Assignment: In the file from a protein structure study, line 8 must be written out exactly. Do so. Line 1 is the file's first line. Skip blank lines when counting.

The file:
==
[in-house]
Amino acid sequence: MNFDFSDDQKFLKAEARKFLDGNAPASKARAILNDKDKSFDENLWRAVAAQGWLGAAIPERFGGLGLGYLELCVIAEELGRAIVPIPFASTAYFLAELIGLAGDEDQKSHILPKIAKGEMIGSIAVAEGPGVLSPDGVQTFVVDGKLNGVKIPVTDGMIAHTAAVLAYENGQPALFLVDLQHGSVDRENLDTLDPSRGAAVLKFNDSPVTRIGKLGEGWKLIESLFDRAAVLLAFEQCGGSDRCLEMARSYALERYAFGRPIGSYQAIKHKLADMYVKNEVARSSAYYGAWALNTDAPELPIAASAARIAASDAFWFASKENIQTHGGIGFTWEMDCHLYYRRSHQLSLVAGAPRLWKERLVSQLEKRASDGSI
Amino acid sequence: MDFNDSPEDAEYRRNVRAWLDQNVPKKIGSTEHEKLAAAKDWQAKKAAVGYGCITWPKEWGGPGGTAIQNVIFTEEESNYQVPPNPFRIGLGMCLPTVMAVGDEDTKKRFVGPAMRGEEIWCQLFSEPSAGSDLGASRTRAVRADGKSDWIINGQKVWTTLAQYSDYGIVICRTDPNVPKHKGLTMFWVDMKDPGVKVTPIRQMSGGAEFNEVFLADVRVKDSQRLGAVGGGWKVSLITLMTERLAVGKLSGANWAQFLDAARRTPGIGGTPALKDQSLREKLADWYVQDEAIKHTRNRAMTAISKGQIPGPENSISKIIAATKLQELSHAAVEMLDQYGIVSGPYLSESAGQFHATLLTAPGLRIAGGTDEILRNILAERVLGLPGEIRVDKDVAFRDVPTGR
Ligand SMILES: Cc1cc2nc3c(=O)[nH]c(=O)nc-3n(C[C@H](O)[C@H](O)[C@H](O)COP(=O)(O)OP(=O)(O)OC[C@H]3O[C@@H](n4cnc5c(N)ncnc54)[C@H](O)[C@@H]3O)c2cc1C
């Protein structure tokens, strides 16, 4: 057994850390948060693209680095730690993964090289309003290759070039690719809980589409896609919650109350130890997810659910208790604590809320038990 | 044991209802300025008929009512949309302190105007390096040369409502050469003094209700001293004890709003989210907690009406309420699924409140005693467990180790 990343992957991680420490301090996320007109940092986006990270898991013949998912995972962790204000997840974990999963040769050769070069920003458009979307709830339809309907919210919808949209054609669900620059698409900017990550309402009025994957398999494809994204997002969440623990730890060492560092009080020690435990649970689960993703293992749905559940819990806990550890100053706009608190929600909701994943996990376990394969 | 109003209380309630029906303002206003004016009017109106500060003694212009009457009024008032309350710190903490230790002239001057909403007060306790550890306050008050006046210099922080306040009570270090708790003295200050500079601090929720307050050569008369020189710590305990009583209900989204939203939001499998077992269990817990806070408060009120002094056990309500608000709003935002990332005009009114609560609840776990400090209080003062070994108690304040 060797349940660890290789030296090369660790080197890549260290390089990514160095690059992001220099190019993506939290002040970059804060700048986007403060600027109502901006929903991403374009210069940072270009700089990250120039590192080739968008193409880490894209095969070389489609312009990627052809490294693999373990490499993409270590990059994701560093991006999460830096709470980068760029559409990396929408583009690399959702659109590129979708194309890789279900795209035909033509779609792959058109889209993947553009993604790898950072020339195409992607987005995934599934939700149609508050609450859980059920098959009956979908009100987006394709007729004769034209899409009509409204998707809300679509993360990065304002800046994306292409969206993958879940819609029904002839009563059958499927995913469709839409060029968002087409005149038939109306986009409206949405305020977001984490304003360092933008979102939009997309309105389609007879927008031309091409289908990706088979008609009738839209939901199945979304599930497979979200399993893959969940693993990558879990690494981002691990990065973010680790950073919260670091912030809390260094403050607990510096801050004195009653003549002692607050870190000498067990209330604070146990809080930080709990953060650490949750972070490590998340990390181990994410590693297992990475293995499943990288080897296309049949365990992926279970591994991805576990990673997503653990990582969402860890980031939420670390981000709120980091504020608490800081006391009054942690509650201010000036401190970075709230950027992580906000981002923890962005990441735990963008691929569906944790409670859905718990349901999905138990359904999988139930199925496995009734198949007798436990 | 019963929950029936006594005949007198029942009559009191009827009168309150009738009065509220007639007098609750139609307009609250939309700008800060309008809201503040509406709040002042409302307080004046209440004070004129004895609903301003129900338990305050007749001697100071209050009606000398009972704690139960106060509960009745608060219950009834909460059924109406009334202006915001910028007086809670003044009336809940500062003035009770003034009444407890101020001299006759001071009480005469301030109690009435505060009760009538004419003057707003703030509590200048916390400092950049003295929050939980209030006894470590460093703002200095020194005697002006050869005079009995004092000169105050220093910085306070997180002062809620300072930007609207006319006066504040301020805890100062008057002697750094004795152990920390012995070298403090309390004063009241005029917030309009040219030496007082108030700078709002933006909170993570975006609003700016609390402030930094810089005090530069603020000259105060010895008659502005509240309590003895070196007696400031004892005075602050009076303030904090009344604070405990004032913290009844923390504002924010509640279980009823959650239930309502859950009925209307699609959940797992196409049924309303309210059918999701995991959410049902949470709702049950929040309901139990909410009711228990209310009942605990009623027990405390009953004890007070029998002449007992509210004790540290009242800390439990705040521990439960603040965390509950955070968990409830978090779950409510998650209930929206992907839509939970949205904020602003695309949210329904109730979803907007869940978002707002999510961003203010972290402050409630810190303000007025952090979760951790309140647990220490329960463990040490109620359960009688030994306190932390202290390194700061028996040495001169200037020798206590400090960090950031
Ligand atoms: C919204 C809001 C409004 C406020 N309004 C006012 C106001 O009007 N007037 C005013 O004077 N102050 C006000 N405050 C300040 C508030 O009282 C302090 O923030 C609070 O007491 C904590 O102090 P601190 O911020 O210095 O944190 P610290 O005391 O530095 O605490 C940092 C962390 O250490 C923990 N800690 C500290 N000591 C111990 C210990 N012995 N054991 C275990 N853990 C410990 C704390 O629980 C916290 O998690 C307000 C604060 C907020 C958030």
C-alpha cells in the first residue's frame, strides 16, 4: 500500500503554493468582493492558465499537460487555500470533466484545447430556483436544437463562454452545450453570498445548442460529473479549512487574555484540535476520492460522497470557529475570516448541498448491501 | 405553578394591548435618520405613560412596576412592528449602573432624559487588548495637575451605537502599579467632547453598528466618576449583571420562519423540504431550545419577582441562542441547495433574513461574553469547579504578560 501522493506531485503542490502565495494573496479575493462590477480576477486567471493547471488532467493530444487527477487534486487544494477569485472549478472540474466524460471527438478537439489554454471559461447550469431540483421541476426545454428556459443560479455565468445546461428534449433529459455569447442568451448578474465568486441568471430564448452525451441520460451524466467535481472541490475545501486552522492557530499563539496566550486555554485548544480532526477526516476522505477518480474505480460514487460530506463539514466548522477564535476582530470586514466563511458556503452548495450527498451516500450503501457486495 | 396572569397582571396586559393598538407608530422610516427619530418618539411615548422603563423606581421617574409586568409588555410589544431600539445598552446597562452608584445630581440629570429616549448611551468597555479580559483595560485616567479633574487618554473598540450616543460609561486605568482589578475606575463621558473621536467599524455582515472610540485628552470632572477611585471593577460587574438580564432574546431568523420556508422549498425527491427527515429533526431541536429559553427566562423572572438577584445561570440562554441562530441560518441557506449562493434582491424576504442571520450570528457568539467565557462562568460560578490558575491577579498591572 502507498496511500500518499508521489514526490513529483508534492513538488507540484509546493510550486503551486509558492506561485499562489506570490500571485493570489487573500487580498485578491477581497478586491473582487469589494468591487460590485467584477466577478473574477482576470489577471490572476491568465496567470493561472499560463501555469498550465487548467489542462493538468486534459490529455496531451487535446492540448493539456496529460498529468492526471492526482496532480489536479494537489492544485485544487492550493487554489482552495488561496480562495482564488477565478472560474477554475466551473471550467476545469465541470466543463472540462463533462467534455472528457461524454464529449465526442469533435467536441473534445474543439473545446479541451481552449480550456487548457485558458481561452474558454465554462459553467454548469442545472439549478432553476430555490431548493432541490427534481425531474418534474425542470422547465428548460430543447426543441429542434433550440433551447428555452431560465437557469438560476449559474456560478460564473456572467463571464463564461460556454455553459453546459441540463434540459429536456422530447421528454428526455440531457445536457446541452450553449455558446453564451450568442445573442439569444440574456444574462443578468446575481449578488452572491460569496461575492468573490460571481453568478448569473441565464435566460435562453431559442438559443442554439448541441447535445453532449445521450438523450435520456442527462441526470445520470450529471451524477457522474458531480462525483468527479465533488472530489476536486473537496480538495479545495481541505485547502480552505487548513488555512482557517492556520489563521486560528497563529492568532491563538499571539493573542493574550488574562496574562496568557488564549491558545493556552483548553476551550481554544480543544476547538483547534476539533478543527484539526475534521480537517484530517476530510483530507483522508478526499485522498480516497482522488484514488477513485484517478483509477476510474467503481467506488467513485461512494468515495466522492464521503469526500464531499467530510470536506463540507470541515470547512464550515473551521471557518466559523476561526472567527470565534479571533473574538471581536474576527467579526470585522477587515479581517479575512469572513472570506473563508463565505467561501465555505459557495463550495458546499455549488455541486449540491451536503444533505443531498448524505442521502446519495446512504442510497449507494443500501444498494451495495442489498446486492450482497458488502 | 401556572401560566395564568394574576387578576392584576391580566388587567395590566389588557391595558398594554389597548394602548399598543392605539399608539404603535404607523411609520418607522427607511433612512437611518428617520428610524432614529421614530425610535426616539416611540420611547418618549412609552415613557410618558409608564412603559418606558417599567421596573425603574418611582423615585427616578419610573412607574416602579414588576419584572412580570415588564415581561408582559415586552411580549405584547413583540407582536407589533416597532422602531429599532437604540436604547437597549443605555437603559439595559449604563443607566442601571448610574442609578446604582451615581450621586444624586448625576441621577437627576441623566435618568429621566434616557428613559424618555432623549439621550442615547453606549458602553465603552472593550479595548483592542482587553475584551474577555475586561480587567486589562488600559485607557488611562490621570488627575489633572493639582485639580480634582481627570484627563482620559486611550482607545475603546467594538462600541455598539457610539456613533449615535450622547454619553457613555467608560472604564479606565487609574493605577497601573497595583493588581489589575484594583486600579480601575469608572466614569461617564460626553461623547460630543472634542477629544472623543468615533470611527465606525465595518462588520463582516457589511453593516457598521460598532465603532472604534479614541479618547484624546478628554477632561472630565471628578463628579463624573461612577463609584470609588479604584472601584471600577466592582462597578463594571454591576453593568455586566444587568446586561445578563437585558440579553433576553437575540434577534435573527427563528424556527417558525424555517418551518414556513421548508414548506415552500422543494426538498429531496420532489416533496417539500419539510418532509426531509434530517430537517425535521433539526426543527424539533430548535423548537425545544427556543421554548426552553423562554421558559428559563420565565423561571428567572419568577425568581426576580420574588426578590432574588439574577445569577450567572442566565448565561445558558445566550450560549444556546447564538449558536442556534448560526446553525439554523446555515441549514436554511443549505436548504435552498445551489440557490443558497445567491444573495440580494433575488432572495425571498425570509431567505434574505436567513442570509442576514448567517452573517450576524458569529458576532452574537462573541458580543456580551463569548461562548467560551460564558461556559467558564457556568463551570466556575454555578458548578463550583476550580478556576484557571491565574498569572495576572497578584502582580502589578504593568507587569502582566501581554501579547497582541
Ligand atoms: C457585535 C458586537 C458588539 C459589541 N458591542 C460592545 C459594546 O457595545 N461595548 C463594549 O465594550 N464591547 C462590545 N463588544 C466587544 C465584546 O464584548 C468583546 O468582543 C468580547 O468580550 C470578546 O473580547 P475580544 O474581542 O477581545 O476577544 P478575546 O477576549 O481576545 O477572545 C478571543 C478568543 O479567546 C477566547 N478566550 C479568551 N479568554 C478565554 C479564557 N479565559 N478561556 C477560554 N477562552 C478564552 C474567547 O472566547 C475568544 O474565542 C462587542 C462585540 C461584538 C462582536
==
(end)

Ligand atoms: C457585535 C458586537 C458588539 C459589541 N458591542 C460592545 C459594546 O457595545 N461595548 C463594549 O465594550 N464591547 C462590545 N463588544 C466587544 C465584546 O464584548 C468583546 O468582543 C468580547 O468580550 C470578546 O473580547 P475580544 O474581542 O477581545 O476577544 P478575546 O477576549 O481576545 O477572545 C478571543 C478568543 O479567546 C477566547 N478566550 C479568551 N479568554 C478565554 C479564557 N479565559 N478561556 C477560554 N477562552 C478564552 C474567547 O472566547 C475568544 O474565542 C462587542 C462585540 C461584538 C462582536